For nearly 30 years, much of Los Angeles rap has been shaped by the same hand. Listing regional stars who've worked with Dr. Dre — Eazy-E, Ice Cube, Snoop Dogg, Warren G, Nate Dogg, 2Pac, Kurupt, Xzibit, The Game, Kendrick Lamar — essentially serves as the CliffsNotes for the city's rap history from 1987 onward. The endorsement of the producer-rapper turned tech billionaire still holds so much weight that nascent artists such as King Mez and Anderson .Paak gained national notoriety after appearing on Dre's 2015 album, Compton.

But one of Compton's most renowned rappers has flourished without a beat or co-sign from the G-funk pioneer: YG. The hype surrounding his forthcoming sophomore album, Still Brazy, due out June 17, is deafening, extending to nearly every major hip-hop publication and even, due to his provocative lyrics, to agencies of the U.S. government.

Since 2008, the man born Keenon Jackson has left an indelible mark on L.A. rap. His earliest songs soundtracked the city's short-lived jerkin' dance movement, and his 2010 single “Toot It and Boot It” cracked Billboard's Hot 100 chart. After six months in jail for residential burglary, YG signed to Def Jam and flooded the streets with increasingly promising mixtapes, most largely produced by “ratchet” architect and longtime collaborator DJ Mustard.

YG's 2014 Def Jam debut, My Krazy Life, married Mustard's rubbery, Southern-inflected minimalism with the sonic hallmarks of West Coast rap and served as a national introduction to YG's jocular, conversational gangster narratives. It ranks as one of the most important rap albums of the 2000s, an uncompromising autobiography that chronicles the perennial hazards of Compton life and celebrates in spite of them.

It's also the reason that even East Coast publications have begun referring to the city as “Bompton,” the “C” replaced with a “B” in a nod to YG's unflagging allegiance to the Bloods, specifically the 400 clique of the Tree Top Pirus.

Last June, YG was shot in the hip as he left a San Fernando Valley recording studio. Though no one has been apprehended, the rapper says he believes the shooting was not gang-related. The incident could have stalled his momentum, but instead, the proud father of one hobbled back into the studio 24 hours later.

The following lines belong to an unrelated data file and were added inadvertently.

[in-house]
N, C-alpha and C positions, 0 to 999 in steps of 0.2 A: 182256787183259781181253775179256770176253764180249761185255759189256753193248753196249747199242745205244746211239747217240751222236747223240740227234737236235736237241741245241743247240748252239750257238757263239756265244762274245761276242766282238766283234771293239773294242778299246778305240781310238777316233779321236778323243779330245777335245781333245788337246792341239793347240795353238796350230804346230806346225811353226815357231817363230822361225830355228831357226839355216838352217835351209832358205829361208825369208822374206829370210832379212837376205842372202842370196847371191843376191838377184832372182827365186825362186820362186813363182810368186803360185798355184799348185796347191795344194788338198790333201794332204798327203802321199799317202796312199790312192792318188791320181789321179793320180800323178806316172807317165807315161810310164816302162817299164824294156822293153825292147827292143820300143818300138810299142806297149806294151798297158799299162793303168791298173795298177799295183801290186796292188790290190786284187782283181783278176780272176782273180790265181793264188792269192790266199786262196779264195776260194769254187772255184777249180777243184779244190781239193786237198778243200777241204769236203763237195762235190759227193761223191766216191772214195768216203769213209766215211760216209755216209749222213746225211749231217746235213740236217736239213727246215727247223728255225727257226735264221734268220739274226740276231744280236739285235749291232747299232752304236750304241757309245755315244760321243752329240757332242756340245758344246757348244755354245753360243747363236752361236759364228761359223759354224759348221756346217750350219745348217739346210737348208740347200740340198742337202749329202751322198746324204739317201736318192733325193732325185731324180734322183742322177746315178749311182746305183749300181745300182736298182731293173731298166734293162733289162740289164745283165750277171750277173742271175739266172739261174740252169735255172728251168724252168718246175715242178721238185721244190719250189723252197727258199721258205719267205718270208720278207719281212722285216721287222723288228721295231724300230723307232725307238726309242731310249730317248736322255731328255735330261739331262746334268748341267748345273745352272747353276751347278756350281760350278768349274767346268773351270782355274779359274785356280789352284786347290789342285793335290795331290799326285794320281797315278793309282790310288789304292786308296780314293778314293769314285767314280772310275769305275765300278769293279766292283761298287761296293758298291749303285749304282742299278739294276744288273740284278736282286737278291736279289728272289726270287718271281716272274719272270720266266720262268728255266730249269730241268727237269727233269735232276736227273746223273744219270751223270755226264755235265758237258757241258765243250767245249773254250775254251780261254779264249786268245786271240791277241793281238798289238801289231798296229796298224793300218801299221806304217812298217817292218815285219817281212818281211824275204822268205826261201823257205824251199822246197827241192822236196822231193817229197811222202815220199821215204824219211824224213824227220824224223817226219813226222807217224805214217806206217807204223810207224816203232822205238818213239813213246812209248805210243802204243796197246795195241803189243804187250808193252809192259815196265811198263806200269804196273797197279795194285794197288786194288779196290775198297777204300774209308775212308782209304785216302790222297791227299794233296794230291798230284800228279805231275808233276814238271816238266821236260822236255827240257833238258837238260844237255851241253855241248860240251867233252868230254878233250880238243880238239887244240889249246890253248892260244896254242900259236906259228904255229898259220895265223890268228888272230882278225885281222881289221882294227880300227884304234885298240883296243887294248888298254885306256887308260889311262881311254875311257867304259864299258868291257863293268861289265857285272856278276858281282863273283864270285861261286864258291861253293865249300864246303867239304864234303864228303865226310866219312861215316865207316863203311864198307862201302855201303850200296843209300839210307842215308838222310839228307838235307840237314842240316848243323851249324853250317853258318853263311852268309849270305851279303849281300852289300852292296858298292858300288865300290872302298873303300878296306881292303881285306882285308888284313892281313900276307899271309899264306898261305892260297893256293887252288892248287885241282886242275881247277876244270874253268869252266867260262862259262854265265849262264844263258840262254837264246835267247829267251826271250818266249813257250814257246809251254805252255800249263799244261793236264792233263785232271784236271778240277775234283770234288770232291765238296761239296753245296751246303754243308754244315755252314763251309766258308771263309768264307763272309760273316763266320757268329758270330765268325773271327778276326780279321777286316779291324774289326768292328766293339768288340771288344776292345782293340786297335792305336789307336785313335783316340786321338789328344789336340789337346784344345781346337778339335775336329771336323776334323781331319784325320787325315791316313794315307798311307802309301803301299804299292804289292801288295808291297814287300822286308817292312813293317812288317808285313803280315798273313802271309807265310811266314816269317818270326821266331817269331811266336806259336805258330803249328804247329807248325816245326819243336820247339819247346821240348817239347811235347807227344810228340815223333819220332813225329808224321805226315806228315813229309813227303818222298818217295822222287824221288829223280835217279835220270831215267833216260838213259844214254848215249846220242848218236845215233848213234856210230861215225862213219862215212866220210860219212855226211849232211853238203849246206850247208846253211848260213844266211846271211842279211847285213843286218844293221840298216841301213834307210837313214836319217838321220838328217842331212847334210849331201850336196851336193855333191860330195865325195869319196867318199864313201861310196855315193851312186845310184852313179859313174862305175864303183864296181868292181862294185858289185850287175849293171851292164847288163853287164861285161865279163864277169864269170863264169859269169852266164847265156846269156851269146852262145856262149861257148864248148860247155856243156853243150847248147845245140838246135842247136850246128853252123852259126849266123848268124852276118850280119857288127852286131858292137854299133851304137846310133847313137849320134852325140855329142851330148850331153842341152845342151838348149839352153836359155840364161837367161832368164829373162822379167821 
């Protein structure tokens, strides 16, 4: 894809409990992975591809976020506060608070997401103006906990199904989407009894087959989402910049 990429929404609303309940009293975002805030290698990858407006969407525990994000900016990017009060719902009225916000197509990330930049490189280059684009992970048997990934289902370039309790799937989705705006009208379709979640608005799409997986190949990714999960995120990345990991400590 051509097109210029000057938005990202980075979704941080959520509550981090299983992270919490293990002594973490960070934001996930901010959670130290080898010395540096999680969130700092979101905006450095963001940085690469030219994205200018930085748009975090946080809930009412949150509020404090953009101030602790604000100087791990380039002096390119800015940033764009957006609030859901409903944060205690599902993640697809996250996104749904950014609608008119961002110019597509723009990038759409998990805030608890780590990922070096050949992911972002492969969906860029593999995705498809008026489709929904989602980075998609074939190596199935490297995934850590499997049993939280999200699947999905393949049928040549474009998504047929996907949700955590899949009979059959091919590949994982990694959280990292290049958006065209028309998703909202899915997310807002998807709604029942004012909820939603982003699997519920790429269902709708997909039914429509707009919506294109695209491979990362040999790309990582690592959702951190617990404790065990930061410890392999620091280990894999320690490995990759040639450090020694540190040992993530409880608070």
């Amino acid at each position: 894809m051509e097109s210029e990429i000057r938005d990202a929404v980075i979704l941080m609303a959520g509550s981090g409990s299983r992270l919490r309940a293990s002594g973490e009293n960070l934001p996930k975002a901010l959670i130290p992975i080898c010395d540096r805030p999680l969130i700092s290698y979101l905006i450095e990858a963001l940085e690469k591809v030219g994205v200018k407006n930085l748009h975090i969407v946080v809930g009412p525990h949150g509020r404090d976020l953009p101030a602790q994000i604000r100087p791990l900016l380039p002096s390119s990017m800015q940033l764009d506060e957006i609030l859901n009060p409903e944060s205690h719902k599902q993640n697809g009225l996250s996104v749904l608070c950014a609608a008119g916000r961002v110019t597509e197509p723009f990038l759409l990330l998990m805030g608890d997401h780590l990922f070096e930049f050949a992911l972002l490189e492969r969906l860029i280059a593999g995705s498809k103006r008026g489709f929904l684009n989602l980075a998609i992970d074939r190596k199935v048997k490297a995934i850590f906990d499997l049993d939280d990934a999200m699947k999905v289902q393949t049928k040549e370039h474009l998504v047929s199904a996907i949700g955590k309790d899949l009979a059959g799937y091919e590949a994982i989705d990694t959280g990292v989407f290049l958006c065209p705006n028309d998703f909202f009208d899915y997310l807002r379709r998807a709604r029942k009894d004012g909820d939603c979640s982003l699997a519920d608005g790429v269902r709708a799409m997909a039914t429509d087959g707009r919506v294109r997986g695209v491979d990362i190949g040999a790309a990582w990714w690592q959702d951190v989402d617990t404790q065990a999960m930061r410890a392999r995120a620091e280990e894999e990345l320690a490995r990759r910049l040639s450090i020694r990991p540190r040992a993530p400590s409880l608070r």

“Twist My Fingaz,” the resulting Terrace Martin–produced single, details the shooting and remains in heavy rotation on local radio (according to Def Jam, Power 106 once played it 17 times in a day). Though the song's grooves are cribbed from funk deities George Clinton and Roger Troutman, it snaps with freshness. While fellow Compton rapper Kendrick Lamar is bent on fusing everything from jazz to neo-soul, YG is poised to reinvent G-funk once again.

YG works on his new album in Snoop Dogg’s recording studio.; Credit: Photo by Ryan Orange

YG works on his new album in Snoop Dogg’s recording studio.; Credit: Photo by Ryan Orange

If Kendrick is L.A. rap's poet laureate, YG is its thug antihero. He's survived gang life, jail, the vicissitudes of the music industry, and a bullet. And, after years of reviving L.A. gangster rap, he still has something to say.

On a sweltering L.A. afternoon in early February, YG is cloistered and cool inside Snoop Dogg's recording studio. Housed in a nondescript brick compound in Ingle­wood, the studio is perhaps the most secure in the state. Preapproved guests must check in, pass through a seemingly impregnable gate, and submit to a bag search and pat-down.

“Motherfuckers don't really know where I'm at. I don't trust nobody.” —YG

The security measures give YG peace of mind. When asked how many people know he's here, the taciturn, heavily tattooed 26-year-old is quick to answer: “Not a lot. I'm not really doing too much or going nowhere. Motherfuckers don't really know where I'm at. I don't trust nobody.”

After months of sold-out shows and a foray into film — YG wrote and directed Blame It on the Streets, a short film depicting many of the grim, often fatal realities discussed on My Krazy Life — he's devoted innumerable hours to recording Still Brazy. He spent several weeks in Atlanta and the Bay Area, cultivating relationships with producers such as London on da Track and HBK Gang's P-Lo.

But YG has returned to L.A. to finish the album. Though many studios denied him admittance in the wake of the shooting, he's found a home at Snoop's compound.

“I fell in love with this spot,” he says. “This spot is lit.”

Safety aside, YG's infatuation is understandable. Walking from the lobby to the studio is a surreal odyssey marked by long, gray, space station–like hallways and an unimaginable cache of Snoop Dogg–inspired prints and paintings. A sign over the studio's double doors reads “The Mothership,” an obvious homage to George Clinton, whose image is featured alongside artists including Prince, Stevie Wonder and Nate Dogg in a massive cosmic collage opposite the doors. There's no mistaking that this studio is, as a scrawl on one corridor wall declares, “The Home of G-Funk.”

Inside, clad in black from head to suede loafers, YG bobs uncontrollably in a swivel chair at the center of the studio. A coterie of producers and associates quietly orbits him as bass rattles bone. The large circular space is modeled after the command center from the earliest episodes of Star Trek, complete with an expansive production console and an elevated, red leather captain's chair.

Before his L.A. Weekly interview, YG runs through nearly a dozen songs he's considering for Still Brazy. A paranoid missive about his life post-shooting is followed by an impassioned screed concerning black-on-black crime and the injustices that perpetuate it; a touching open letter to his infant daughter succeeds a nihilistic song riddled with hollow-point retribution.

YG works on his new album in Snoop Dogg's recording studio.; Credit: Photo by Ryan Orange

YG works on his new album in Snoop Dogg's recording studio.; Credit: Photo by Ryan Orange